A windfarm company is facing the prospect of another veto for a multi-million-pound Angus development.
Just weeks after losing an appeal against Angus Council’s refusal of their £20 million-plus Corse Hill scheme on the coast between Arbroath and Carnoustie, West Coast Energy is now staring down the barrel of a refusal recommendation over its five-turbine Dodd Hill proposal for a 184-hectare site on the Angus/Dundee border.
The plan, around 3km north-east of Tealing, will be considered by Angus development standards councillors on Tuesday but in his assessment of the bid, council infrastructure services director Eric Lowson has said he believes green energy positives are outweighed by landscape and amenity negatives.
The applicants have specified a list of possible turbines, all three-bladed and ranging in hub height from 75m to 85m and in height to tip from 125m to 126.5m.
Generating capacity of the different machines would also vary accordingly, from 2 Megawatts (MW) to 3MW, with an overall potential generation capacity of between 10MW and 15MW.
A permanent 80m tall steel lattice anemometry mast and around 2.5 kilometres of access tracks are also proposed. In all, the Dodd Hill proposal drew 178 letters of representation – all but five objecting to the windfarm.
Neither Tealing nor Murroes and Wellbank community councils officially objected to the West Coast plan, but Tealing said the response from those at a public meeting to discuss the bid was majority opposition.
Inverarity Community Council did, however, object on several grounds, including visual impact, potential cumulative effect on the surrounding area, noise nuisance, shadow flicker and tourism impact.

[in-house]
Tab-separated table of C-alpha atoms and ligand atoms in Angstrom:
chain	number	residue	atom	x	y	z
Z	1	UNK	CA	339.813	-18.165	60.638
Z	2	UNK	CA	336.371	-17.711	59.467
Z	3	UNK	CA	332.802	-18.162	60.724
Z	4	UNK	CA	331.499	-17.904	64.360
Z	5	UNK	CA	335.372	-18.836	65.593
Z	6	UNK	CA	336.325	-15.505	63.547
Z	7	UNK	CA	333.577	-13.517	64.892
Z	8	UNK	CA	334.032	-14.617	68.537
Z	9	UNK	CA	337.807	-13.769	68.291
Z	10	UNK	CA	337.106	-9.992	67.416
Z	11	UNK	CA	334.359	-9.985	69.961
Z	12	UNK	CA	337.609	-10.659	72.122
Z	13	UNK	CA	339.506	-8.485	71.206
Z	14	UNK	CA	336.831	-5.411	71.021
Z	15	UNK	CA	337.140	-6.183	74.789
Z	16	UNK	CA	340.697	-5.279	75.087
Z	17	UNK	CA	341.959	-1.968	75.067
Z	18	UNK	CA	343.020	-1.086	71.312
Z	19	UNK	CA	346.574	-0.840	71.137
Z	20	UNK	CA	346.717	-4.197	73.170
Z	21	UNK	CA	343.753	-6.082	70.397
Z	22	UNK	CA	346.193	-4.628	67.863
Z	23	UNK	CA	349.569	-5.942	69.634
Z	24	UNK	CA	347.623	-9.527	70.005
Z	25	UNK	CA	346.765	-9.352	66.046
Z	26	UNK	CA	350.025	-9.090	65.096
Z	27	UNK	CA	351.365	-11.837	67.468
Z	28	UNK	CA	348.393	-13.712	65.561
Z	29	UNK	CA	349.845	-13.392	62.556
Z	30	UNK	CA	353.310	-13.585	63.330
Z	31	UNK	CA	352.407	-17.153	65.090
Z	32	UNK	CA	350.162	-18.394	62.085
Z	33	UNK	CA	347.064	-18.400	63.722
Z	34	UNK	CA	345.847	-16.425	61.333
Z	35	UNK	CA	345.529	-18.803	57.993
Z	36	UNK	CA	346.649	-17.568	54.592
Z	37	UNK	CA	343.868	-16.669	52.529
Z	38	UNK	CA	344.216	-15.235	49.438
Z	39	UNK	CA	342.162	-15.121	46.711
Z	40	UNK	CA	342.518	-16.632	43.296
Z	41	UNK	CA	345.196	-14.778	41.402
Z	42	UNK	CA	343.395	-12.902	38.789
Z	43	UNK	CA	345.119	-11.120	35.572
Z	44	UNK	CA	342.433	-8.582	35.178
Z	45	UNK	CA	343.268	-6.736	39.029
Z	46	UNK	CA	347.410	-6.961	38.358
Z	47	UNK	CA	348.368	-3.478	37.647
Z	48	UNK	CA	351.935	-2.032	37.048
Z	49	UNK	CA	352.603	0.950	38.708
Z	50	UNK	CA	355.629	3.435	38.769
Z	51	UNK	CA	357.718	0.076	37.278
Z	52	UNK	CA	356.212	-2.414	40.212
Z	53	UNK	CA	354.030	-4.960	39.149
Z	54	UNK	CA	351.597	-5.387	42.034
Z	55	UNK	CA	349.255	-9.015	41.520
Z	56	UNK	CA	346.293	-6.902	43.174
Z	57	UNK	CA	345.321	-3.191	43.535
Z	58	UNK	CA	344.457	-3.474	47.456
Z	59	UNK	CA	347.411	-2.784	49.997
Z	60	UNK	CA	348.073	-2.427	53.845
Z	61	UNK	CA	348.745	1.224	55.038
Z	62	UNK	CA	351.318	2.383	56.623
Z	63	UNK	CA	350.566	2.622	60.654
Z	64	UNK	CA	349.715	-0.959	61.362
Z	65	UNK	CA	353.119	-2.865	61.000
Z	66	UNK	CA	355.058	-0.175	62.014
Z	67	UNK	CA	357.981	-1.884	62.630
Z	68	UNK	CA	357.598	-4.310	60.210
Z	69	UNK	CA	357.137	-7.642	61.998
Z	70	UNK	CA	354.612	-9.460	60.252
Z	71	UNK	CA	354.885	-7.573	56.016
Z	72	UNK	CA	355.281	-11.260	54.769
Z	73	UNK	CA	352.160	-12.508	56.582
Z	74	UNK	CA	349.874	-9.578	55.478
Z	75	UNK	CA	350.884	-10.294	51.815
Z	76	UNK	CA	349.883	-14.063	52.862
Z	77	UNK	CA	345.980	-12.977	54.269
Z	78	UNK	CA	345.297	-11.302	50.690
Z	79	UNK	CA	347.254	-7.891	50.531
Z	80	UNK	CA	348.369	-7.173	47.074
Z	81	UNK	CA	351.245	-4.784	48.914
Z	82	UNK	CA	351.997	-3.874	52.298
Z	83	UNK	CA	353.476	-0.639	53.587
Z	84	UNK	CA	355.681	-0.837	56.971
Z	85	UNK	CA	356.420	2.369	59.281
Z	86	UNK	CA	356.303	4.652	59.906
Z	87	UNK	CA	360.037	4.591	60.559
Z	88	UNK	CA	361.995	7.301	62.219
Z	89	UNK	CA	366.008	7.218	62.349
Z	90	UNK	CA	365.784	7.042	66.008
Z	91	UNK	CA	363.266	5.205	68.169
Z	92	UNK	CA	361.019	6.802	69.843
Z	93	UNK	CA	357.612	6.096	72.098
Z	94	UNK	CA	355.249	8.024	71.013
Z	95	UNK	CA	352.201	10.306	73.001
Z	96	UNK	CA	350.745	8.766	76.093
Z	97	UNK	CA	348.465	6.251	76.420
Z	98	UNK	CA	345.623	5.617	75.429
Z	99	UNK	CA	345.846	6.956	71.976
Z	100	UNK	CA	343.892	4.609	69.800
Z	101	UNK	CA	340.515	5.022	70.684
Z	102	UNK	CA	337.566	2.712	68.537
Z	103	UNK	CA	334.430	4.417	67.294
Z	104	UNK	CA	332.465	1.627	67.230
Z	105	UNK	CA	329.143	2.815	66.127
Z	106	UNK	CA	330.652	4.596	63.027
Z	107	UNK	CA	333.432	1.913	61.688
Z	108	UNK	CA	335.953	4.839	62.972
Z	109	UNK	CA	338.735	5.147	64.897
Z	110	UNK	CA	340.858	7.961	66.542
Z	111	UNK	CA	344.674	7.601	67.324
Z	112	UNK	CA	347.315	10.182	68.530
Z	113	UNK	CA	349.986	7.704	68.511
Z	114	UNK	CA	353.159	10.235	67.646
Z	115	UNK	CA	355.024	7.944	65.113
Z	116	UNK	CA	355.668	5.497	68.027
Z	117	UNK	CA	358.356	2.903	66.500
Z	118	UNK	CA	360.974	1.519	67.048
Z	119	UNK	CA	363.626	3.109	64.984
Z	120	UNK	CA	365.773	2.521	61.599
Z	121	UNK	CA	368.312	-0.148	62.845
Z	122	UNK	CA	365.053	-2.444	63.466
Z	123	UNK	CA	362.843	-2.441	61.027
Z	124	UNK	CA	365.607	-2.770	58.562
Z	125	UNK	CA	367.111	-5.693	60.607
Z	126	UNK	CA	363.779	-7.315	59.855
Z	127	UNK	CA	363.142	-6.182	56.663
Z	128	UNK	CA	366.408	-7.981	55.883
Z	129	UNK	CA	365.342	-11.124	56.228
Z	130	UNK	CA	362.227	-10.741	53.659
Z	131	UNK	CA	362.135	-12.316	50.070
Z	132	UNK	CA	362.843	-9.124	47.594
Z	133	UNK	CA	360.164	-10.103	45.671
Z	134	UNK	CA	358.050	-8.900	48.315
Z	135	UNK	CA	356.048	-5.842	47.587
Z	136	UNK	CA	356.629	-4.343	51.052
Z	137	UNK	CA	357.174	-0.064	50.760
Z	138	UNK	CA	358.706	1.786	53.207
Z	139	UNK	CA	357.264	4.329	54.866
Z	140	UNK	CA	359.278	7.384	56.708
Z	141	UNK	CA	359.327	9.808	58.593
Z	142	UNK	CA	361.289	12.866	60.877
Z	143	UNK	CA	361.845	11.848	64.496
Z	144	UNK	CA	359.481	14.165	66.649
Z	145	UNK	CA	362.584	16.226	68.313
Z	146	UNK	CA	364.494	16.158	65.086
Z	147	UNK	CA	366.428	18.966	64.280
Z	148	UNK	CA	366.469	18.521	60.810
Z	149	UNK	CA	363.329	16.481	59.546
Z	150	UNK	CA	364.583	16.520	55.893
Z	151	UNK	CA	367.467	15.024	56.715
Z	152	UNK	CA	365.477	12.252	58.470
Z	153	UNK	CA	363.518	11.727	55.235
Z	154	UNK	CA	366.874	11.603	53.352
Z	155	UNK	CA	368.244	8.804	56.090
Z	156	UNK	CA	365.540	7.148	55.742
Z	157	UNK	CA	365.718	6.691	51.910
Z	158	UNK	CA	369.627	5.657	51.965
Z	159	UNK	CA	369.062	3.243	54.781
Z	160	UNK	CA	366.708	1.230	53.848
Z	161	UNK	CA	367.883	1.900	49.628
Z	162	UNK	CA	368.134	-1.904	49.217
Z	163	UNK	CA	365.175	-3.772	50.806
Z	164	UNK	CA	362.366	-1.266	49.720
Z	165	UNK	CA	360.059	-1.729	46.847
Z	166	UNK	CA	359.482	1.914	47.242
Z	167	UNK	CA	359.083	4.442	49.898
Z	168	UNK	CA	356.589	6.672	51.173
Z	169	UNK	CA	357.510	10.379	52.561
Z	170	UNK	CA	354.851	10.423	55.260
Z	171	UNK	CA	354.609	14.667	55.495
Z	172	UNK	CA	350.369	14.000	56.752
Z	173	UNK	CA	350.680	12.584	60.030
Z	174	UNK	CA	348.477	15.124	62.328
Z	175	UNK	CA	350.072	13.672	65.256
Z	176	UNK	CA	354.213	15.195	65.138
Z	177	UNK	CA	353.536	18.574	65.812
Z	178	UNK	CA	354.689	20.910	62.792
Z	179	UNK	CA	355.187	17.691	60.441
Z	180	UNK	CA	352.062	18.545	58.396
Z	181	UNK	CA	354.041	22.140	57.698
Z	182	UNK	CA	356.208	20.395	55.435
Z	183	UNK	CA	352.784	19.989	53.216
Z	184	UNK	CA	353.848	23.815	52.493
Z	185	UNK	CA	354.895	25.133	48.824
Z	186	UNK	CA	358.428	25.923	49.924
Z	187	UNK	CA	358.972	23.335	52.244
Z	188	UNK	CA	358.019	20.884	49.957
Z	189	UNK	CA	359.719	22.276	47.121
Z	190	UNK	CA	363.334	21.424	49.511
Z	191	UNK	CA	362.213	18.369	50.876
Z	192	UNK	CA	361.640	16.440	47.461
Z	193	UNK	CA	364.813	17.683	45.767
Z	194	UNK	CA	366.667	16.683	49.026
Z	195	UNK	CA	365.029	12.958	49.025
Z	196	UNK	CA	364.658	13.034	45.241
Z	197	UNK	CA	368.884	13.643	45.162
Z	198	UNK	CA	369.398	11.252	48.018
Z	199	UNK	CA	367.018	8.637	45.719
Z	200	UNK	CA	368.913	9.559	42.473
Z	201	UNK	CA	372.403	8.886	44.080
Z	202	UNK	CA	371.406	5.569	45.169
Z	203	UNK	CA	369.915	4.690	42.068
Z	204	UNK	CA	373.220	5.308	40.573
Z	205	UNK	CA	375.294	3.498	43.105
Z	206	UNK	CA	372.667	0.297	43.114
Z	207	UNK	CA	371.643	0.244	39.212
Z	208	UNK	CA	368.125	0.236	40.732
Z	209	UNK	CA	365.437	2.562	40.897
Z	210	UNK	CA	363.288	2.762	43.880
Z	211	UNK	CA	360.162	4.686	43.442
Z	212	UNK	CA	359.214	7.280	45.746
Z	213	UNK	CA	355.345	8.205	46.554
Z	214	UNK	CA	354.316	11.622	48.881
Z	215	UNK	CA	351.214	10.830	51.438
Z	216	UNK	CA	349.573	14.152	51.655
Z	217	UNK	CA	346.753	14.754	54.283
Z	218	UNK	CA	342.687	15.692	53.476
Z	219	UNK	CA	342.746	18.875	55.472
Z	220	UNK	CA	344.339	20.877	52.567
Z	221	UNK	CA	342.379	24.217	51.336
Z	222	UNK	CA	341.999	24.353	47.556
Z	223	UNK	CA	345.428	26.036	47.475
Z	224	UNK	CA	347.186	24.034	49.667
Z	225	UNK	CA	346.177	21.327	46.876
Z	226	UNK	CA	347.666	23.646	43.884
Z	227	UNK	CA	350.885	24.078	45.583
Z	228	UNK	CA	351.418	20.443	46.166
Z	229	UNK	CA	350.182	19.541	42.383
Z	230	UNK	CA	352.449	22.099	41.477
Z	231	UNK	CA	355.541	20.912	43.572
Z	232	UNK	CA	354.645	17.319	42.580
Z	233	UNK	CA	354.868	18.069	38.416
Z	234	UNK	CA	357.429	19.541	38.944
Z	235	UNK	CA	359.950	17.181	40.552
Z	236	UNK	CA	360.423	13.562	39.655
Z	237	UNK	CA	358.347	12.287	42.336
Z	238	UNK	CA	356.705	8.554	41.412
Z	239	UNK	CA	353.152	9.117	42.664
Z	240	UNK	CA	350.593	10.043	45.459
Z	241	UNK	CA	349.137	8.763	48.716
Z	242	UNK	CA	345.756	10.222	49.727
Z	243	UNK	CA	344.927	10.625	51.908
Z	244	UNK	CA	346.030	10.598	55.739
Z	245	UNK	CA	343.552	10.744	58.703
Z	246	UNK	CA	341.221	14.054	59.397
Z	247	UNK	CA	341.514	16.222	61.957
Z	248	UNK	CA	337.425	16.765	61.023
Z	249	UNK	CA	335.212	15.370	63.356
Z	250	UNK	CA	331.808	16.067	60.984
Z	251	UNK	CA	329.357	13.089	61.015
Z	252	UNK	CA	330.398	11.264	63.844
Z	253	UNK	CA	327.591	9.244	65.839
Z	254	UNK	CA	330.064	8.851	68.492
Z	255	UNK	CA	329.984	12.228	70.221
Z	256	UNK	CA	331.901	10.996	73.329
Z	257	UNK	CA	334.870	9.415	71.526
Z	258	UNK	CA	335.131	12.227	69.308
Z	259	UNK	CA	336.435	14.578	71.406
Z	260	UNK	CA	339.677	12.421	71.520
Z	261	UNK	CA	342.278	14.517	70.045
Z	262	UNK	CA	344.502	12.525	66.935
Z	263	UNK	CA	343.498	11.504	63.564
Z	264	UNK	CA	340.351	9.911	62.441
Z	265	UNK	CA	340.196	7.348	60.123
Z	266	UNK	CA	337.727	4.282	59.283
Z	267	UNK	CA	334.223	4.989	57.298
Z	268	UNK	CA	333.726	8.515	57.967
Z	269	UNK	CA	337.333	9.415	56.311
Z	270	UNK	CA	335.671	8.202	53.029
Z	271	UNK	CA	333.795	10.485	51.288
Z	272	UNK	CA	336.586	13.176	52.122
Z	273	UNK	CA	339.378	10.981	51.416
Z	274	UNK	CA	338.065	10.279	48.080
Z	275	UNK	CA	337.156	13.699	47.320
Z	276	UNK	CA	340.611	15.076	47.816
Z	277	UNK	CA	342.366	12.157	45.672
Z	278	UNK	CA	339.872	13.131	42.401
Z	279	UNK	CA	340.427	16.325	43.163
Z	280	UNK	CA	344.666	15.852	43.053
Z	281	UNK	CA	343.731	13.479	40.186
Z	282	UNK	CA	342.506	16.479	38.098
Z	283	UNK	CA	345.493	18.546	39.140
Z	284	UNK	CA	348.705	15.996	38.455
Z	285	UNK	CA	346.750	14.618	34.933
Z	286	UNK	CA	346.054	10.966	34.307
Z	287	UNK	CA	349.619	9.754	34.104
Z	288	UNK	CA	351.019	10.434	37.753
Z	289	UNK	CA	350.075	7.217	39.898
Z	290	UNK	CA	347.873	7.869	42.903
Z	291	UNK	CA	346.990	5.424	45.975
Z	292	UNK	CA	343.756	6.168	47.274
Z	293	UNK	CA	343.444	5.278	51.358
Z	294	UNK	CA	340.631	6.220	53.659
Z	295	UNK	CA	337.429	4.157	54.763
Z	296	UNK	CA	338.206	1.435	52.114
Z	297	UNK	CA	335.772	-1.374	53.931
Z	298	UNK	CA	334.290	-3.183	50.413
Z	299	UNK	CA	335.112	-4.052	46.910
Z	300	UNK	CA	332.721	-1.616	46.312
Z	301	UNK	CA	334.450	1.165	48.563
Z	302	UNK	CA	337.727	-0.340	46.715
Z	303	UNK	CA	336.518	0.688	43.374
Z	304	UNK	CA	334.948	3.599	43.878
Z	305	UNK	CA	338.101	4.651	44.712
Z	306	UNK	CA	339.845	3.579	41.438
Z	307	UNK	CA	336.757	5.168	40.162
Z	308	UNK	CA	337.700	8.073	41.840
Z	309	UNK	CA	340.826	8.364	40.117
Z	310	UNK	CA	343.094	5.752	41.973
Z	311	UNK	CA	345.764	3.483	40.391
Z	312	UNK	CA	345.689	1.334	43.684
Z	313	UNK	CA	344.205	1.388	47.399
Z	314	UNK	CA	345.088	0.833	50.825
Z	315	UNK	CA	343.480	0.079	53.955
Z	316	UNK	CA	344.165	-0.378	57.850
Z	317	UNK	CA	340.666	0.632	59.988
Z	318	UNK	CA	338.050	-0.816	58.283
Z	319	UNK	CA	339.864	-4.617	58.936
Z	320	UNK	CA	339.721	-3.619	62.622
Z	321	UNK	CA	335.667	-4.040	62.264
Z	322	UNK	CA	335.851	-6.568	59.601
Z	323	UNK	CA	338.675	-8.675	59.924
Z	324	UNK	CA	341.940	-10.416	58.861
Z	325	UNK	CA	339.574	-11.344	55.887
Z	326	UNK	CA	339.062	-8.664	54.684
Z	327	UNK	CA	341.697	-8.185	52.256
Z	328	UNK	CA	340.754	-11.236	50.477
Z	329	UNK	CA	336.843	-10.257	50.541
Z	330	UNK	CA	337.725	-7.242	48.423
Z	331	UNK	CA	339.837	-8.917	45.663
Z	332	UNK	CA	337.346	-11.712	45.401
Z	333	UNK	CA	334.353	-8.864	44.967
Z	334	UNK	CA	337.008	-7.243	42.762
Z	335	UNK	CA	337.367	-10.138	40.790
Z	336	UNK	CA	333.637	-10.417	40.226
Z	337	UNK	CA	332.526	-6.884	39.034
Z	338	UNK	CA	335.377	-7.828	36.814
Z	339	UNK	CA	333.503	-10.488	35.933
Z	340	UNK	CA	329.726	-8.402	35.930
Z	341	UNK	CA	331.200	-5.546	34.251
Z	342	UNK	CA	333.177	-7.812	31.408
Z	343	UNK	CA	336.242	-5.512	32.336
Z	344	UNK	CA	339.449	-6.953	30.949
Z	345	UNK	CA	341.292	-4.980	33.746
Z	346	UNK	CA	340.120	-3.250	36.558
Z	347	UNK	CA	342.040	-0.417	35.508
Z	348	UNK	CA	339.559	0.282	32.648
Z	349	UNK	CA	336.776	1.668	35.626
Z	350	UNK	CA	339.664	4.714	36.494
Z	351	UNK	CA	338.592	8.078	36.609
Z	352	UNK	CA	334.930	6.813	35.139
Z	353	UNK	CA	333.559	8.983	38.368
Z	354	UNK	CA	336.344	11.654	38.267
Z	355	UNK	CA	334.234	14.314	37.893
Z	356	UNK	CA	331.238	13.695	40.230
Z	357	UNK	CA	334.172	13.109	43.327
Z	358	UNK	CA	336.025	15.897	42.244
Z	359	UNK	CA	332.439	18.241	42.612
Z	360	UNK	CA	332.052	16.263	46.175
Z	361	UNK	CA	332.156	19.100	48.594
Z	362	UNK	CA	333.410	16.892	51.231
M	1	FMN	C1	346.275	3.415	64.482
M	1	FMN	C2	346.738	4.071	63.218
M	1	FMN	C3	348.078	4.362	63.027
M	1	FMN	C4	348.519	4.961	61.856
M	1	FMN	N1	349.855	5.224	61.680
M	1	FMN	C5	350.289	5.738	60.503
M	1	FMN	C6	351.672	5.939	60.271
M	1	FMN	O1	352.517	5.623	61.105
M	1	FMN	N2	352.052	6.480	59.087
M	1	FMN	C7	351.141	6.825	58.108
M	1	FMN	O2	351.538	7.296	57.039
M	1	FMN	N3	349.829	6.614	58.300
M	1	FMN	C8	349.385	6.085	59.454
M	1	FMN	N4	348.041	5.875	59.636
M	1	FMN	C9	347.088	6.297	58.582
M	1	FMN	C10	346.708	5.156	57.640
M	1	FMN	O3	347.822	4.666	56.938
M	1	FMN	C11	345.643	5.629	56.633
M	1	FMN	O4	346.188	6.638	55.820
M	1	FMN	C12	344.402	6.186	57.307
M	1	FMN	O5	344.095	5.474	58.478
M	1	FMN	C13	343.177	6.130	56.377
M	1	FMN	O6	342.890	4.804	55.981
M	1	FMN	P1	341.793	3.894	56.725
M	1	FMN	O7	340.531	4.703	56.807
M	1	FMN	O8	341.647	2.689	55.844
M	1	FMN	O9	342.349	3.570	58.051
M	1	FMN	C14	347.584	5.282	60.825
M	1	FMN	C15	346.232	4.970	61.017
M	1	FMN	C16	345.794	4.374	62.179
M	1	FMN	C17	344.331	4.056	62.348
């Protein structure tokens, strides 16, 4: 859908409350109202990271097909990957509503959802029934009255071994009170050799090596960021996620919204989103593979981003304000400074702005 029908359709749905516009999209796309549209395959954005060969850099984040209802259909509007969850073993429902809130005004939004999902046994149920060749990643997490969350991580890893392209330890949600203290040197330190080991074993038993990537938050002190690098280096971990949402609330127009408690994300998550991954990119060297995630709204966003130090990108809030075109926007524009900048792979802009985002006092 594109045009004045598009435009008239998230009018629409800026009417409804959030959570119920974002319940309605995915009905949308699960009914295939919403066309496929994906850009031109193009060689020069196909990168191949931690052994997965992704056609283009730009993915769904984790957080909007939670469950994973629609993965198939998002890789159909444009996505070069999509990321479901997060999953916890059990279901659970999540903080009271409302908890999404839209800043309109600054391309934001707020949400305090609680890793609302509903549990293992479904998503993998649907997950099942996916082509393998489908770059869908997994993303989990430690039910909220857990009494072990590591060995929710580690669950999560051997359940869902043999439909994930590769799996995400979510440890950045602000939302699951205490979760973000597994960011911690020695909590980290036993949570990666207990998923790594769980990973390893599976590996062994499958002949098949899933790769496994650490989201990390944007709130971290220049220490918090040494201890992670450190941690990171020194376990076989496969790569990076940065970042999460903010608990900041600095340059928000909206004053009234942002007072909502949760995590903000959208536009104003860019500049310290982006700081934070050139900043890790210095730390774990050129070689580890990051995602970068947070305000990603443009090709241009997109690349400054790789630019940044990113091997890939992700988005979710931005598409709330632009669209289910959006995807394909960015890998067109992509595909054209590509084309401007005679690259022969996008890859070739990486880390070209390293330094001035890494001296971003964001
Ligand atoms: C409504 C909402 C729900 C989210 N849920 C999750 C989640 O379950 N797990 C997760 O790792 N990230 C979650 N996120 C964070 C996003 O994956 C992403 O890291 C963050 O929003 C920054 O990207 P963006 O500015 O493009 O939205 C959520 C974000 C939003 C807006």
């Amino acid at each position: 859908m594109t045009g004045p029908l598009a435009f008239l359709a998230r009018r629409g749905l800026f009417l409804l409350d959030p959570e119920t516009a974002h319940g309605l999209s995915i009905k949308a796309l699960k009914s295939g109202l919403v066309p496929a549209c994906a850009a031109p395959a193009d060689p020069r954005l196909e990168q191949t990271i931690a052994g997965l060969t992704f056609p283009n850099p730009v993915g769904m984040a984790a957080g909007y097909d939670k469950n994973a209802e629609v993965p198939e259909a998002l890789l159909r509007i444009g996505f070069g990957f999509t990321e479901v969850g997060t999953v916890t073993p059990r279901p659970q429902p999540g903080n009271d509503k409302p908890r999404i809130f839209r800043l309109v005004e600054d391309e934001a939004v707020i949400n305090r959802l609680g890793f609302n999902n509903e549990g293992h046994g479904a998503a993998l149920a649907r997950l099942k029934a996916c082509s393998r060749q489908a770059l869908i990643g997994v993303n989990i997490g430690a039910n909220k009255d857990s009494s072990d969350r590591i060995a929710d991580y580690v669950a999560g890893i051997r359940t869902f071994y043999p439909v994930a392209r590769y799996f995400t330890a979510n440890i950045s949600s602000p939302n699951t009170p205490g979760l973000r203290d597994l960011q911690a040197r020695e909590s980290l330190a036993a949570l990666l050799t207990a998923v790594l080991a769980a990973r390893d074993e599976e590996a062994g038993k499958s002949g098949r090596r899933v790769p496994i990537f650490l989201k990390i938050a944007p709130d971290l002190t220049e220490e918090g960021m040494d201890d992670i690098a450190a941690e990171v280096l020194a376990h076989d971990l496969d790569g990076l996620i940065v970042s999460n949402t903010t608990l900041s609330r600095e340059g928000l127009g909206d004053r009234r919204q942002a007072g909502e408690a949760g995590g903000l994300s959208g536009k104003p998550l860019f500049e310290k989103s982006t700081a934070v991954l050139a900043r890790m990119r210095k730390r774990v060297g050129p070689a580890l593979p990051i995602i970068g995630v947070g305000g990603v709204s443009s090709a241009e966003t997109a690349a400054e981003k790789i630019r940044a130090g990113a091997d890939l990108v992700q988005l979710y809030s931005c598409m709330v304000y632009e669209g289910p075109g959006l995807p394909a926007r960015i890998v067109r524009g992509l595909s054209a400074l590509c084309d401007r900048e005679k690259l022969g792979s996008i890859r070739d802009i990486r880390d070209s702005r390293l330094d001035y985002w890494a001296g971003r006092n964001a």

Scottish Natural Heritage has also commented on several aspects of the scheme, saying they believed it would create “significant and adverse localised impacts on landscape and visual amenity”.
The director’s report adds: “SNH advises that given the significance of the impacts of the development on the immediate and wider landscape character types, the proposed turbines would dominate the underlying relatively gentle hill form and would be contrary to current good design practice.
“Strategically SNH considers that there may be some capacity to accommodate a small wind energy development at this site.
“However, it is recommended that further design work is undertaken and that this should consider the scale of the development, in particular turbine heights and numbers, to reduce the significance of effects.”
Mr Lowson states: “Although the proposed windfarm would comply with some relevant policies and criteria in the development plan this must be balanced against the significant and adverse landscape and cumulative landscape impacts as well as the significant and adverse impacts identified in respect of the visual amenity on residents within a close proximity.”
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